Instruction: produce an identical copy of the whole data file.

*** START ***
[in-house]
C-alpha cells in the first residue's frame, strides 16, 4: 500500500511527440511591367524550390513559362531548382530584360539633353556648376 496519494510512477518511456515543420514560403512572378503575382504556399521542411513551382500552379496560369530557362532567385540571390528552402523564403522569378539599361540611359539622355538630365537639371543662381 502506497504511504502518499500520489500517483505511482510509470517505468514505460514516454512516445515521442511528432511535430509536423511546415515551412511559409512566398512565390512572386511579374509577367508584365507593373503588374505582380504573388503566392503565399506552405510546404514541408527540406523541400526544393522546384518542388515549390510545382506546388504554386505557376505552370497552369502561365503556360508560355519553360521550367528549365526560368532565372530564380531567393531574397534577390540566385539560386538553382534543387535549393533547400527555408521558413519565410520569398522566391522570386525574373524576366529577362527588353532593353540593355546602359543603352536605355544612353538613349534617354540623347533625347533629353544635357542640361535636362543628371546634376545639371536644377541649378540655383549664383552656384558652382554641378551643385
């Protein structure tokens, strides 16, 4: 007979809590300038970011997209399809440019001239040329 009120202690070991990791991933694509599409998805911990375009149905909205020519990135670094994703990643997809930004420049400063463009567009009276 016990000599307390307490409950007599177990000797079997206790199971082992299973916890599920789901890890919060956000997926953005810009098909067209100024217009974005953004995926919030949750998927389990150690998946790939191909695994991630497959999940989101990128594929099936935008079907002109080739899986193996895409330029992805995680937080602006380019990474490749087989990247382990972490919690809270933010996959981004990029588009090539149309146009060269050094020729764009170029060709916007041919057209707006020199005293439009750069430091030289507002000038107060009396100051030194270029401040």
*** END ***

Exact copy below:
[in-house]
C-alpha cells in the first residue's frame, strides 16, 4: 500500500511527440511591367524550390513559362531548382530584360539633353556648376 496519494510512477518511456515543420514560403512572378503575382504556399521542411513551382500552379496560369530557362532567385540571390528552402523564403522569378539599361540611359539622355538630365537639371543662381 502506497504511504502518499500520489500517483505511482510509470517505468514505460514516454512516445515521442511528432511535430509536423511546415515551412511559409512566398512565390512572386511579374509577367508584365507593373503588374505582380504573388503566392503565399506552405510546404514541408527540406523541400526544393522546384518542388515549390510545382506546388504554386505557376505552370497552369502561365503556360508560355519553360521550367528549365526560368532565372530564380531567393531574397534577390540566385539560386538553382534543387535549393533547400527555408521558413519565410520569398522566391522570386525574373524576366529577362527588353532593353540593355546602359543603352536605355544612353538613349534617354540623347533625347533629353544635357542640361535636362543628371546634376545639371536644377541649378540655383549664383552656384558652382554641378551643385
């Protein structure tokens, strides 16, 4: 007979809590300038970011997209399809440019001239040329 009120202690070991990791991933694509599409998805911990375009149905909205020519990135670094994703990643997809930004420049400063463009567009009276 016990000599307390307490409950007599177990000797079997206790199971082992299973916890599920789901890890919060956000997926953005810009098909067209100024217009974005953004995926919030949750998927389990150690998946790939191909695994991630497959999940989101990128594929099936935008079907002109080739899986193996895409330029992805995680937080602006380019990474490749087989990247382990972490919690809270933010996959981004990029588009090539149309146009060269050094020729764009170029060709916007041919057209707006020199005293439009750069430091030289507002000038107060009396100051030194270029401040």